The National Fenestration Rating Council Reaches Out in a Whole New Way
As the operator of the country’s only independent rating and labeling system for the energy performance of windows, doors and skylights, the National Fenestration Rating Council (NFRC) serves a very large customer base. Homeowners, builders, contractors and architects use the information we provide to make smart choices about the products they buy. Code officials and building inspectors use it to make sure products meet code. And manufacturers use it to market their products—and to keep tabs on their competitors.
So the way we communicate and interact with these various customer groups is very important. And we’re making some changes that jobbers/building products dealers and just about everyone else in the construction industry should know about.
Useful Information for the “Buyers”
This customer group includes everyone who needs to select the right window for a particular job or project – homeowners, contractors, builders, etc. NFRC ratings can help this group compare different products on an apples-to-apples basis and verify that products will perform as advertised by the manufacturer. The biggest change in the way NFRC reaches out to this important group is our Retailer Pilot Program.
NFRC has conducted extensive research into how homeowners shop for windows. We’ve learned that:
• They do quite a bit of “window shopping” at local home stores and lumber yards before they buy. They like to kick the tires, as it were, and pick up point-of-purchase materials that can aid in their decisions.
• Increasingly, homeowners surf the Internet looking for information. Younger shoppers tend to use the web more often, but even baby boomers recognize the ability of the web to provide valuable information.
• Homeowners need the information NFRC provides. Over and over again, we have heard that independent energy performance ratings would be very useful.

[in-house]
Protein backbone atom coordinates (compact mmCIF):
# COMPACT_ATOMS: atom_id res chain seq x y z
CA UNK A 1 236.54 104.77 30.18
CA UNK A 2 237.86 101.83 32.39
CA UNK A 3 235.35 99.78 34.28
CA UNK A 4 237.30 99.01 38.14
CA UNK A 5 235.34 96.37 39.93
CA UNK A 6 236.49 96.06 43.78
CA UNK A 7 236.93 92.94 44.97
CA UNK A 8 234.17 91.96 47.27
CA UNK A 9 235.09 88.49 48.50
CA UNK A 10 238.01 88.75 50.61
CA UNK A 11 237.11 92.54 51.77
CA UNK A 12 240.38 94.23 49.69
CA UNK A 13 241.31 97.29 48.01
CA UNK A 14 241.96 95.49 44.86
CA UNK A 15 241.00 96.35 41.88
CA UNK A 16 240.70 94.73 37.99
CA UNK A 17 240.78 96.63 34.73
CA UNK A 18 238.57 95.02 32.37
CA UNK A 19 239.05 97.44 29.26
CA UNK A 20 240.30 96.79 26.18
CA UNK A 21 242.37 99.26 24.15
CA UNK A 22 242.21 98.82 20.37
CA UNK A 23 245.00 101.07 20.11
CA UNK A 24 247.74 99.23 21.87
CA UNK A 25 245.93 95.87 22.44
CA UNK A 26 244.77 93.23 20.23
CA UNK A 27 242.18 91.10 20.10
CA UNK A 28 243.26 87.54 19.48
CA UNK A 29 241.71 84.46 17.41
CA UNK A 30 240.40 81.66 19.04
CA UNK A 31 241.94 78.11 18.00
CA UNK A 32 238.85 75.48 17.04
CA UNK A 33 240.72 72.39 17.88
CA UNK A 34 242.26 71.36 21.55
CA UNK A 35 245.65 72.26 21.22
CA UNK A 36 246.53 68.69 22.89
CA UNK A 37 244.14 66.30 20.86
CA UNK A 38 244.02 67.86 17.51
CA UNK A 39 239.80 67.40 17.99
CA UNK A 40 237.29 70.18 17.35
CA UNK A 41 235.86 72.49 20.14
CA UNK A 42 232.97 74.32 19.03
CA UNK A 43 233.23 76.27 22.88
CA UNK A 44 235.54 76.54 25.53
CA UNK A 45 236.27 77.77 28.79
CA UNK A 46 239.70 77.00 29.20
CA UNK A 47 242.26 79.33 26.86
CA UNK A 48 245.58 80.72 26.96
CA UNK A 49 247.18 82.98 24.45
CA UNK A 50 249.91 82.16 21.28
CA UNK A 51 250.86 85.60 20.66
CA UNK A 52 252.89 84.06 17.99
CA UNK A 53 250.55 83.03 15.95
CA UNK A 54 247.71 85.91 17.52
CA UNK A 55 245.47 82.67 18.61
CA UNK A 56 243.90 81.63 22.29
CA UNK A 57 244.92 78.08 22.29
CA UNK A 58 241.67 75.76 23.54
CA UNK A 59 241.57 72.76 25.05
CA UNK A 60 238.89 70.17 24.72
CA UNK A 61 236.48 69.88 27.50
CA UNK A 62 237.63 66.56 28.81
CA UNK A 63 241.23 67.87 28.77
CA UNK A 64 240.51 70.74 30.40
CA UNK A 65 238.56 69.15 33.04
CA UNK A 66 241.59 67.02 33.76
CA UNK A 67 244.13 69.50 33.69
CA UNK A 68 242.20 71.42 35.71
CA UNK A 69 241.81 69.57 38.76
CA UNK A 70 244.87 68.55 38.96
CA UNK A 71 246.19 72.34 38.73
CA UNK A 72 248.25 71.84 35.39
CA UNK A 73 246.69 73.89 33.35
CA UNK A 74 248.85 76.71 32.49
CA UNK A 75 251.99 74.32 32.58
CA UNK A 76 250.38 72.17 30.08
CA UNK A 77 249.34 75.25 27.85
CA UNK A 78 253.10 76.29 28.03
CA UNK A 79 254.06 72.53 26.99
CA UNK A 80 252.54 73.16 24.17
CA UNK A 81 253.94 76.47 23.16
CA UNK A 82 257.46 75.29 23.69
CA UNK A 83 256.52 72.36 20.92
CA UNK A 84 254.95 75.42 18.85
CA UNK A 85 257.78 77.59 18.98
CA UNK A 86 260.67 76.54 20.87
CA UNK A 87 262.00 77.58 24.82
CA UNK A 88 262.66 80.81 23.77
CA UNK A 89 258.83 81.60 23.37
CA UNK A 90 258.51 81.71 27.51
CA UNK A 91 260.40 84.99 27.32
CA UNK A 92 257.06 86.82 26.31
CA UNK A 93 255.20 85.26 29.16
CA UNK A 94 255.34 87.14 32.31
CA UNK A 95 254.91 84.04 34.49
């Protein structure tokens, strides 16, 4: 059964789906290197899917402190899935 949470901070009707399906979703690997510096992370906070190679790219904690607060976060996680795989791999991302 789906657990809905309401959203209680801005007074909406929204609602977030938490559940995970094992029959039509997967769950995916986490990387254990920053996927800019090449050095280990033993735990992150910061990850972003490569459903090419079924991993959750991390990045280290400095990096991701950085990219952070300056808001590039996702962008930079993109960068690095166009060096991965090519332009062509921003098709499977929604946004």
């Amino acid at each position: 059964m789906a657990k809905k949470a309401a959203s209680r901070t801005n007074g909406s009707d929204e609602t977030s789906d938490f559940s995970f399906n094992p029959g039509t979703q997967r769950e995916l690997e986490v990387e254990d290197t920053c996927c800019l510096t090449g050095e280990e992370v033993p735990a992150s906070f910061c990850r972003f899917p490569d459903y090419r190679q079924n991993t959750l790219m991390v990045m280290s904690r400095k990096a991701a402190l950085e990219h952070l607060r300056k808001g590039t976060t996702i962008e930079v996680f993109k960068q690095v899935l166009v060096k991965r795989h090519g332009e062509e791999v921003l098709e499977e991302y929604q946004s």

Based on this data, we designed a point-of-purchase tear sheet for distribution through Lowe’s and Home Depot outlets in two target markets: Washington, D.C., and Dallas.
The tear sheets explain a little about NFRC and the rating and labeling system and direct people to the NFRC website. There, they can download specific ratings for products that they’re considering, link to other energy-oriented window websites and send us their questions.
The project is scheduled to begin this summer. We’ll monitor its success by counting the number of hits on the website and the number of tear sheets taken, and by interviewing store personnel to see if they’re getting more questions or interest. Assuming the tear sheets are effective in getting the information window buyers need in a convenient place, we intend to expand the pilot program in 2003 and beyond to bring smaller retailers in and offer them the same tear sheets.
A Simpler Label for the Regulators
Last year, NFRC reduced the number of product sizes that manufacturers had to submit for testing from two to one. This allowed us to move to a much simpler label (see Figure 1), which appears on every NFRC-certified product in the marketplace.